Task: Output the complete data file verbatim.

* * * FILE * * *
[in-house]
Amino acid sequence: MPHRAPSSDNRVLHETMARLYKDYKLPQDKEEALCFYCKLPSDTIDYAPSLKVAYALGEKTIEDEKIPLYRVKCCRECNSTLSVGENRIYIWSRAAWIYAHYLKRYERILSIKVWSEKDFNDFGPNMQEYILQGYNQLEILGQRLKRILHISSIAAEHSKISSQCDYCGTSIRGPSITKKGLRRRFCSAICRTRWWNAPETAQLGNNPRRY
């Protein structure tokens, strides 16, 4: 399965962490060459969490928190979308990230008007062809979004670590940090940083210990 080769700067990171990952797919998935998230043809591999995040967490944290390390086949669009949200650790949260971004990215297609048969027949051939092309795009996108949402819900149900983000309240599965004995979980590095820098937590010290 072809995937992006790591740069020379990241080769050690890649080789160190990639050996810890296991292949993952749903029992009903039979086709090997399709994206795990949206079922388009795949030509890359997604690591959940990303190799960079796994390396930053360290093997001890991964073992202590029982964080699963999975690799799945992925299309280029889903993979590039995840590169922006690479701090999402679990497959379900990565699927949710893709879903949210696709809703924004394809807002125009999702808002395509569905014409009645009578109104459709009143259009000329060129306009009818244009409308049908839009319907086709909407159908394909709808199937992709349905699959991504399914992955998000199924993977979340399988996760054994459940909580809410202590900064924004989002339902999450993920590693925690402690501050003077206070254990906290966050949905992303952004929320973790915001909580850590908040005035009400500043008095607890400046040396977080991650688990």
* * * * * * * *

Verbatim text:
[in-house]
Amino acid sequence: MPHRAPSSDNRVLHETMARLYKDYKLPQDKEEALCFYCKLPSDTIDYAPSLKVAYALGEKTIEDEKIPLYRVKCCRECNSTLSVGENRIYIWSRAAWIYAHYLKRYERILSIKVWSEKDFNDFGPNMQEYILQGYNQLEILGQRLKRILHISSIAAEHSKISSQCDYCGTSIRGPSITKKGLRRRFCSAICRTRWWNAPETAQLGNNPRRY
């Protein structure tokens, strides 16, 4: 399965962490060459969490928190979308990230008007062809979004670590940090940083210990 080769700067990171990952797919998935998230043809591999995040967490944290390390086949669009949200650790949260971004990215297609048969027949051939092309795009996108949402819900149900983000309240599965004995979980590095820098937590010290 072809995937992006790591740069020379990241080769050690890649080789160190990639050996810890296991292949993952749903029992009903039979086709090997399709994206795990949206079922388009795949030509890359997604690591959940990303190799960079796994390396930053360290093997001890991964073992202590029982964080699963999975690799799945992925299309280029889903993979590039995840590169922006690479701090999402679990497959379900990565699927949710893709879903949210696709809703924004394809807002125009999702808002395509569905014409009645009578109104459709009143259009000329060129306009009818244009409308049908839009319907086709909407159908394909709808199937992709349905699959991504399914992955998000199924993977979340399988996760054994459940909580809410202590900064924004989002339902999450993920590693925690402690501050003077206070254990906290966050949905992303952004929320973790915001909580850590908040005035009400500043008095607890400046040396977080991650688990």